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TABLE 1

Identifying and Diagnosing Acute and Recent HIV-1 Infection

Suspicion of acute HIV-1 infection 
 Acute HIV-1 infection should be considered in individuals with signs or symptoms described below and recent (within 2 to 6 wk) high risk of exposure to HIV-1.a 
 Signs, symptoms, or laboratory findings of acute HIV-1 infection may include but are not limited to one or more of the following: fever, lymphadenopathy, skin rash, myalgia, arthralgia, headache, diarrhea, oral ulcers, leucopenia, thrombocytopenia, transaminase elevation. 
 High-risk exposures include sexual contact with a person who has HIV-1 infection or a person at risk for HIV-1 infection, sharing of injection drug use paraphernalia, or any exposure in which an individual’s mucous membranes or breaks in the skin come in contact with bodily fluid potentially infected with HIV. 
 Differential diagnosis: The differential diagnosis of HIV-1 infection may include but is not limited to viral illnesses such as EBV and non-EBV (eg, cytomegalovirus) infectious mononucleosis syndromes, influenza, viral hepatitis, streptococcal infection, or syphilis. 
Evaluation and diagnosis of acute HIV-1 infection 
 Acute HIV-1 infection is defined as detectable HIV-1 RNA or p24 antigen (the antigen used in currently available HIV Ag/Ab combination assays) in the setting of a negative or indeterminate HIV-1 antibody test result. 
 A reactive HIV antibody test result or Ag/Ab combination test result must be followed by supplemental confirmatory testing. 
 A negative or indeterminate HIV-1 antibody test result in a person with a reactive Ag/Ab test result or in whom acute HIV-1 infection is suspected requires plasma HIV-1 RNA testing to diagnose acute HIV-1 infection. 
 A positive result on a quantitative or qualitative plasma HIV-1 RNA test in the setting of a negative or indeterminate antibody test result indicates that acute HIV-1 infection is highly likely, in which case, the diagnosis of HIV-1 infection should be later confirmed by subsequent documentation of HIV antibody seroconversion.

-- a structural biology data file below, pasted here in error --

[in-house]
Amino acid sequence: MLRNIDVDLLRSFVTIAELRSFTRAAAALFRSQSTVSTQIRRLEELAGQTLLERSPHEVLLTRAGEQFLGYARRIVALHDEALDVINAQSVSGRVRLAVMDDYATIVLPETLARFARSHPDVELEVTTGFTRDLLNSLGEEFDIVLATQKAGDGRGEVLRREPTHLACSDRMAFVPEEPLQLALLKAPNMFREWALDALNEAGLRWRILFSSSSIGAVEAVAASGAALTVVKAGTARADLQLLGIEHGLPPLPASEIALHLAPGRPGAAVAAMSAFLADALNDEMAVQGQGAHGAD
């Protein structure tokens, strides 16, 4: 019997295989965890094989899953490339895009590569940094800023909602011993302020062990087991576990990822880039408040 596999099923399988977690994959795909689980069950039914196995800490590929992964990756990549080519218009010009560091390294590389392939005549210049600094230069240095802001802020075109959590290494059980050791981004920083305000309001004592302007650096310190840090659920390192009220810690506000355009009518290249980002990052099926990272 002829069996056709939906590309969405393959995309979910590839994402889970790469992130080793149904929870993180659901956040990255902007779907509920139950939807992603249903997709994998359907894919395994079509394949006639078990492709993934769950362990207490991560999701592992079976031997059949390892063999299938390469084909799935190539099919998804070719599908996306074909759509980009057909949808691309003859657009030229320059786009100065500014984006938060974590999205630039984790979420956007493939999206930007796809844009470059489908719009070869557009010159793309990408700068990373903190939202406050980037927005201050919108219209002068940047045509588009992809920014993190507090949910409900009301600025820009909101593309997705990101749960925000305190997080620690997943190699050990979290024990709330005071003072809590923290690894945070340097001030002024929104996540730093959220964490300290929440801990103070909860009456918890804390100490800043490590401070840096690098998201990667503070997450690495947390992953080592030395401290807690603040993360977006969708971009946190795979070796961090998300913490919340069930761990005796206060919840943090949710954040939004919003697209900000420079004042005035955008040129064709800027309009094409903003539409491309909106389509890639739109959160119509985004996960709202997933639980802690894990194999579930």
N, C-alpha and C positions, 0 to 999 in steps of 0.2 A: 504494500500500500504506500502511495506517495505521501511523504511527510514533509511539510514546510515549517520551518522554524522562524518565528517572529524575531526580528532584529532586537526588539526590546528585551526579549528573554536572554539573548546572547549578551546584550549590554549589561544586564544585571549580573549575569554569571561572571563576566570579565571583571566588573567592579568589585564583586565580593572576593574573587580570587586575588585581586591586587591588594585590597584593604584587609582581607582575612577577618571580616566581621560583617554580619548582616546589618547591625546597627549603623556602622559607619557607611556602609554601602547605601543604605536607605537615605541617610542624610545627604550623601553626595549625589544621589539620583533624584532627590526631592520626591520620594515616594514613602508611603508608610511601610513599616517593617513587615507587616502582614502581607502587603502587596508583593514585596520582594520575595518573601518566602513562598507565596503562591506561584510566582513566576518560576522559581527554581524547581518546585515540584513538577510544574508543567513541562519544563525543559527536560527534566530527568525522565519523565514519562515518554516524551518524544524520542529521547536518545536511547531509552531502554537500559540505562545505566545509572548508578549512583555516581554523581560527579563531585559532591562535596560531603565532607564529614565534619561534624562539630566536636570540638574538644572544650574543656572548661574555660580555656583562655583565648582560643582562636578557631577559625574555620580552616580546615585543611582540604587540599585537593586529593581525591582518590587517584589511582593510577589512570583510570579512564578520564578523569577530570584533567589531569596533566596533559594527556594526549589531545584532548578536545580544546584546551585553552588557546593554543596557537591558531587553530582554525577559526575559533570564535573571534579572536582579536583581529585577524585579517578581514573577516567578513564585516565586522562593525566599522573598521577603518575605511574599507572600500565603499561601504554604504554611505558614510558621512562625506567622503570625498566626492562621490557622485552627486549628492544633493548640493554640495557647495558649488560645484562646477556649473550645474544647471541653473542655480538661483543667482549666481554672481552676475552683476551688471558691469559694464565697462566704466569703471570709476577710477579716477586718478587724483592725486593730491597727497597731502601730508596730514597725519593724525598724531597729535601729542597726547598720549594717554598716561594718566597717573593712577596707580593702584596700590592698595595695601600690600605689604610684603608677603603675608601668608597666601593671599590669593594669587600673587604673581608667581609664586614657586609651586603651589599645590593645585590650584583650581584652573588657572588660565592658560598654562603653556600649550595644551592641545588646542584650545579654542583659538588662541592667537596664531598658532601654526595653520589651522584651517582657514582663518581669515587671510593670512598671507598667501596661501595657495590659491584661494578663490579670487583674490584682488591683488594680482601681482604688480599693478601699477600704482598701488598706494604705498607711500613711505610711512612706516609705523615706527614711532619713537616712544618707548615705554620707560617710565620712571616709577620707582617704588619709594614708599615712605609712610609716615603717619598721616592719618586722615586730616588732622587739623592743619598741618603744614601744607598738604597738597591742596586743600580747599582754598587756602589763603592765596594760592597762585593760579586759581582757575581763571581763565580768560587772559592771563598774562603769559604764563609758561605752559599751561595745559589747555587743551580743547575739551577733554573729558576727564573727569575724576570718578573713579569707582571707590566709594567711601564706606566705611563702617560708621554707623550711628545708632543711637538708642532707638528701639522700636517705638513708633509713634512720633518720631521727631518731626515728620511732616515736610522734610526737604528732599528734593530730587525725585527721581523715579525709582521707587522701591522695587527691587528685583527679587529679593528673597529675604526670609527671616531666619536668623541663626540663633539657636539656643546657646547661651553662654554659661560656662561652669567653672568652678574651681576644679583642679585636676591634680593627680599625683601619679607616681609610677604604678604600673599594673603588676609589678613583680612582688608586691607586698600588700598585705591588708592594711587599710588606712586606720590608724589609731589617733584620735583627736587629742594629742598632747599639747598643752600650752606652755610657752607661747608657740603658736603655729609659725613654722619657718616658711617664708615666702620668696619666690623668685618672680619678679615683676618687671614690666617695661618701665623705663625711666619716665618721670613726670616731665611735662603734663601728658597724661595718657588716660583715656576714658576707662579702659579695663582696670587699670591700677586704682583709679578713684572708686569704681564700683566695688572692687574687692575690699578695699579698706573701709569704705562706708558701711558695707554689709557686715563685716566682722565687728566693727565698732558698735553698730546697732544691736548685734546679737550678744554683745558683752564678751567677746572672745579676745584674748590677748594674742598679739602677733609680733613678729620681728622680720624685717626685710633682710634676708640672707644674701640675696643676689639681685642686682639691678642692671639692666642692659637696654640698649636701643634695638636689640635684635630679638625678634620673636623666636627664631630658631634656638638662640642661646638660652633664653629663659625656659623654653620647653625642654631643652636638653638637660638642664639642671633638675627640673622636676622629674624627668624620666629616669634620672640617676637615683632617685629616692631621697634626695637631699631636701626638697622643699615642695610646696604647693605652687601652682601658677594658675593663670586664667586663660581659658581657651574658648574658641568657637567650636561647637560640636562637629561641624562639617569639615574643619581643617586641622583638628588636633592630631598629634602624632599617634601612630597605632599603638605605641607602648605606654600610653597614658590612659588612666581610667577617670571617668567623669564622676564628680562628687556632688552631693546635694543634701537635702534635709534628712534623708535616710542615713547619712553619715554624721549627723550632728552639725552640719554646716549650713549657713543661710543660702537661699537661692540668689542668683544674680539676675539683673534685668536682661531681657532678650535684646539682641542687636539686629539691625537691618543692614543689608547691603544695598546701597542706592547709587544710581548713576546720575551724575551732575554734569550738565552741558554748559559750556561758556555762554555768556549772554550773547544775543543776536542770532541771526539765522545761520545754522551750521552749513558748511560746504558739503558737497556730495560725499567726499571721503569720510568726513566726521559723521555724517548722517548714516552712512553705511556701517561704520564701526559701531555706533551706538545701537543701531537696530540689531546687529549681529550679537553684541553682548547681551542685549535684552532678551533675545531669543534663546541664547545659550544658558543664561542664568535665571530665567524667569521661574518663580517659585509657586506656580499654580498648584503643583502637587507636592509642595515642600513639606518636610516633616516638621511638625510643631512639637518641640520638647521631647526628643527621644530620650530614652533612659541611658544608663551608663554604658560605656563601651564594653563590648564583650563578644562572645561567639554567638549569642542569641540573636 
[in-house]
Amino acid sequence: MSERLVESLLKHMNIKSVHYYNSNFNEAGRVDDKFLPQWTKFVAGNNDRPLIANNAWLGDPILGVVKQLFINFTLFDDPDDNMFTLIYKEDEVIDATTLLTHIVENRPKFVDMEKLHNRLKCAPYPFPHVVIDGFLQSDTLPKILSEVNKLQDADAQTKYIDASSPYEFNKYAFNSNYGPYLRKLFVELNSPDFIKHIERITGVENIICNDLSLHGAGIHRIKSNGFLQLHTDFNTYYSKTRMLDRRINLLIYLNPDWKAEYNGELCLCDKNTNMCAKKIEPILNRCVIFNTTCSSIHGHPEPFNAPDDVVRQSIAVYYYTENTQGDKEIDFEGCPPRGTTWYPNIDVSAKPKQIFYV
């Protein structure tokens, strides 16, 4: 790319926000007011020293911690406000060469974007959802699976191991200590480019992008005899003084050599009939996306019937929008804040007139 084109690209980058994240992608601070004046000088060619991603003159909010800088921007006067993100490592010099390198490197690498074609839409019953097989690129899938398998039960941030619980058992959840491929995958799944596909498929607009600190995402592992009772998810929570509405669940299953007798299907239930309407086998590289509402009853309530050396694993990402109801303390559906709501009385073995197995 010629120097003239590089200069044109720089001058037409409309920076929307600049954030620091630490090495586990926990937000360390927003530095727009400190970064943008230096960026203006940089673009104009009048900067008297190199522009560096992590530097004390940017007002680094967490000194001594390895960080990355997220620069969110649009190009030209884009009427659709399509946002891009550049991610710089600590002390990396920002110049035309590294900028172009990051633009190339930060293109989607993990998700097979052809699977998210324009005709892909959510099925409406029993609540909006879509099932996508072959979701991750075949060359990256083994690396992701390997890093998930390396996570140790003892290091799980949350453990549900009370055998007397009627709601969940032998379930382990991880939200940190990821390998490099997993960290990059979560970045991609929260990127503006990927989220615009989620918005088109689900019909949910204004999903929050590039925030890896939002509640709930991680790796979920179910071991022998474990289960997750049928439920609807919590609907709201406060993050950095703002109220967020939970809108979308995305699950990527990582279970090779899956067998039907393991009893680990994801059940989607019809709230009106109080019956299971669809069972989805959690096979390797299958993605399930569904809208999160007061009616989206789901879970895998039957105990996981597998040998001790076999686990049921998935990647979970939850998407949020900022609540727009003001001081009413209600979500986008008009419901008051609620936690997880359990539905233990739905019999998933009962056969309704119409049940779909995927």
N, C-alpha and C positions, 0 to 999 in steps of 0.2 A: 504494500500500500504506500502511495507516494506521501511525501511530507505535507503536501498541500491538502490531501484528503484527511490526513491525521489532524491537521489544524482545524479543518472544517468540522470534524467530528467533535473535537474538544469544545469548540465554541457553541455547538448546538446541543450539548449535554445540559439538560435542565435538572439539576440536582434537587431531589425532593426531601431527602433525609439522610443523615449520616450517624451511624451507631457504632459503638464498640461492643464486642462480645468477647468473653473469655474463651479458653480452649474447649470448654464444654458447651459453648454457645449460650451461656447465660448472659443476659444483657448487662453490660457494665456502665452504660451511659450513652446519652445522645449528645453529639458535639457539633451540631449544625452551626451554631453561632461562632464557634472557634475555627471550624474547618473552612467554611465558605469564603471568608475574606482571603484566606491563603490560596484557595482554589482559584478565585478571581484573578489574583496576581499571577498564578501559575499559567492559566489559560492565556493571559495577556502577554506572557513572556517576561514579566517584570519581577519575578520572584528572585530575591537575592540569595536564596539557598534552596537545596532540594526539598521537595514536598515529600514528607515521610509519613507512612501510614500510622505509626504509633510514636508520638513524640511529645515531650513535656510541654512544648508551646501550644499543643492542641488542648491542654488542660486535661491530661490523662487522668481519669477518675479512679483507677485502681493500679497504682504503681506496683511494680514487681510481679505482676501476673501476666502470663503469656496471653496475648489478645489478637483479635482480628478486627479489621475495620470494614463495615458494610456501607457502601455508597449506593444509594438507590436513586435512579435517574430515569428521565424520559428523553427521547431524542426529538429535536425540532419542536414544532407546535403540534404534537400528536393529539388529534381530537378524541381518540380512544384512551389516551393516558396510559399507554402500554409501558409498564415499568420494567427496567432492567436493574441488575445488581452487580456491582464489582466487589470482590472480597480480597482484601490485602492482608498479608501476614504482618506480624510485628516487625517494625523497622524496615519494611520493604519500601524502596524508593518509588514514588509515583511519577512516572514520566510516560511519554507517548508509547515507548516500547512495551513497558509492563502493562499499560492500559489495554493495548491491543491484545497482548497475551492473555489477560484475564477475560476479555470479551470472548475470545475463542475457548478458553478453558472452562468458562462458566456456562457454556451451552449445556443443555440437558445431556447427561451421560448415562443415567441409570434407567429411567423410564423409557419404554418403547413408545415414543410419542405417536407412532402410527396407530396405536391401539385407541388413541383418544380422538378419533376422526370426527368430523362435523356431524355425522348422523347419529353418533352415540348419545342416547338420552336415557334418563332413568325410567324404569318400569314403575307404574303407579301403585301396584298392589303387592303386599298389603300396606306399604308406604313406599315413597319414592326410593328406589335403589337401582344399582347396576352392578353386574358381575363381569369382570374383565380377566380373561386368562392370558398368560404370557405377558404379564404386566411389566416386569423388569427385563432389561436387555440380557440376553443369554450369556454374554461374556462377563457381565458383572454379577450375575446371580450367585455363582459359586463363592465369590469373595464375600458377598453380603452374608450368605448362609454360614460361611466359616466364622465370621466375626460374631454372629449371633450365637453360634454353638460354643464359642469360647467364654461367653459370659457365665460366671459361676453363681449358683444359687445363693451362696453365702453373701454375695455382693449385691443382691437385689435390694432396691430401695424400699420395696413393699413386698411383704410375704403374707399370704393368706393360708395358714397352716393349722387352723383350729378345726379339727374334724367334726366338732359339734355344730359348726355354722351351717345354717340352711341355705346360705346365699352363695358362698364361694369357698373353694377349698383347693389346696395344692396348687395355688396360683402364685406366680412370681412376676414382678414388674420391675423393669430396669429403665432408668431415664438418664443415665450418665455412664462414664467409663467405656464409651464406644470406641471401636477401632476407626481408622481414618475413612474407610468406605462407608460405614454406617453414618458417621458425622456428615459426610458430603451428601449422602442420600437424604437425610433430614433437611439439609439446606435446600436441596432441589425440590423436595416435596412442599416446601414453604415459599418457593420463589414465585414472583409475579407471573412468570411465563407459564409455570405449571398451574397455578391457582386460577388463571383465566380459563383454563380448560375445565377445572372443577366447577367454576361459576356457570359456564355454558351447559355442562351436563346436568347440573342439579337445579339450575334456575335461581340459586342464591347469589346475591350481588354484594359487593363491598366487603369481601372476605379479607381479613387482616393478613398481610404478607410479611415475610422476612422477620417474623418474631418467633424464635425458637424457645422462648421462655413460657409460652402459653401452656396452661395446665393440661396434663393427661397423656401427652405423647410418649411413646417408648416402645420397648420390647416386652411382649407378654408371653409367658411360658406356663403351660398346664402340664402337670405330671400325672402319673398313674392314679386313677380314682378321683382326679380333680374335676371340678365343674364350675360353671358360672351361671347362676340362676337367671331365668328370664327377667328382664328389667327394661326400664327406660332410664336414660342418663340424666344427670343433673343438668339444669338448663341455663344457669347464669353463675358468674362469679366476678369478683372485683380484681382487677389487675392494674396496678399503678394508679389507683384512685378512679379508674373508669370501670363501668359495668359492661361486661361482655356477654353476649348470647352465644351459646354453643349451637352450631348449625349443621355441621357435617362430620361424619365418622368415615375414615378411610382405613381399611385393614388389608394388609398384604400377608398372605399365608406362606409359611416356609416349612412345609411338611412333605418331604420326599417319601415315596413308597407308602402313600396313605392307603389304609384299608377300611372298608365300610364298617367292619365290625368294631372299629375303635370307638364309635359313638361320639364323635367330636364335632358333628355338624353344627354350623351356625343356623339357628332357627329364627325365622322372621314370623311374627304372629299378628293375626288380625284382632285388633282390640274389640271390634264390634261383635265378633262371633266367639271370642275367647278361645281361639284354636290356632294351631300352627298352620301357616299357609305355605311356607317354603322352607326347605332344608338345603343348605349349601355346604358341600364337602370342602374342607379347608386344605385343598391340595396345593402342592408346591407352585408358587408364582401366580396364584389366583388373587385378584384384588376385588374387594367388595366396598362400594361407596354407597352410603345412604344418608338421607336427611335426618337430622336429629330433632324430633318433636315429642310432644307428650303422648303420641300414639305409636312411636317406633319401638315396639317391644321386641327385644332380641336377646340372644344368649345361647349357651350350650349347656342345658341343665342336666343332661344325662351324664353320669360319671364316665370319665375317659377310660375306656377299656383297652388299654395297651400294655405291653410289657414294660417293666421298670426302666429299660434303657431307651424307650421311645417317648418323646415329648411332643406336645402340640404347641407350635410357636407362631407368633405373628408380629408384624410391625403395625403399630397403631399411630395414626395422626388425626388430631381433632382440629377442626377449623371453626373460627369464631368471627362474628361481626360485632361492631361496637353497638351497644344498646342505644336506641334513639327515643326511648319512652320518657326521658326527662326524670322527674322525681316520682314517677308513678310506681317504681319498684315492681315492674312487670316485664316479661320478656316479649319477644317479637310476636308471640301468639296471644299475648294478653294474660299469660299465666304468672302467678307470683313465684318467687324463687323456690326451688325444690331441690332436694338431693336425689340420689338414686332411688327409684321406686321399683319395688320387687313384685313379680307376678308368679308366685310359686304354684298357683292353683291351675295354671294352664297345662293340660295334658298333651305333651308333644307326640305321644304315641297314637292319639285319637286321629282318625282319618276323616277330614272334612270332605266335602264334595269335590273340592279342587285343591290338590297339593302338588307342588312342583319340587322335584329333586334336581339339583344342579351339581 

Suspicion of acute HIV-1 infection 
 Acute HIV-1 infection should be considered in individuals with signs or symptoms described below and recent (within 2 to 6 wk) high risk of exposure to HIV-1.a 
 Signs, symptoms, or laboratory findings of acute HIV-1 infection may include but are not limited to one or more of the following: fever, lymphadenopathy, skin rash, myalgia, arthralgia, headache, diarrhea, oral ulcers, leucopenia, thrombocytopenia, transaminase elevation. 
 High-risk exposures include sexual contact with a person who has HIV-1 infection or a person at risk for HIV-1 infection, sharing of injection drug use paraphernalia, or any exposure in which an individual’s mucous membranes or breaks in the skin come in contact with bodily fluid potentially infected with HIV. 
 Differential diagnosis: The differential diagnosis of HIV-1 infection may include but is not limited to viral illnesses such as EBV and non-EBV (eg, cytomegalovirus) infectious mononucleosis syndromes, influenza, viral hepatitis, streptococcal infection, or syphilis. 
Evaluation and diagnosis of acute HIV-1 infection 
 Acute HIV-1 infection is defined as detectable HIV-1 RNA or p24 antigen (the antigen used in currently available HIV Ag/Ab combination assays) in the setting of a negative or indeterminate HIV-1 antibody test result. 
 A reactive HIV antibody test result or Ag/Ab combination test result must be followed by supplemental confirmatory testing. 
 A negative or indeterminate HIV-1 antibody test result in a person with a reactive Ag/Ab test result or in whom acute HIV-1 infection is suspected requires plasma HIV-1 RNA testing to diagnose acute HIV-1 infection. 
 A positive result on a quantitative or qualitative plasma HIV-1 RNA test in the setting of a negative or indeterminate antibody test result indicates that acute HIV-1 infection is highly likely, in which case, the diagnosis of HIV-1 infection should be later confirmed by subsequent documentation of HIV antibody seroconversion. 

Information from Panel on Antiretroviral Guidelines for Adults and Adolescents.56  Ab, antibody; Ag, antigen; EBV, Epstein-Barr virus.

a

In some settings, behaviors that increase the risk of HIV-1 infection may not be recognized or perceived as risky by the health care provider or the patient, or both. Thus, even in the absence of reported high-risk behaviors, symptoms and signs consistent with acute retroviral syndrome should motivate practitioners to consider a diagnosis of acute HIV-1 infection.

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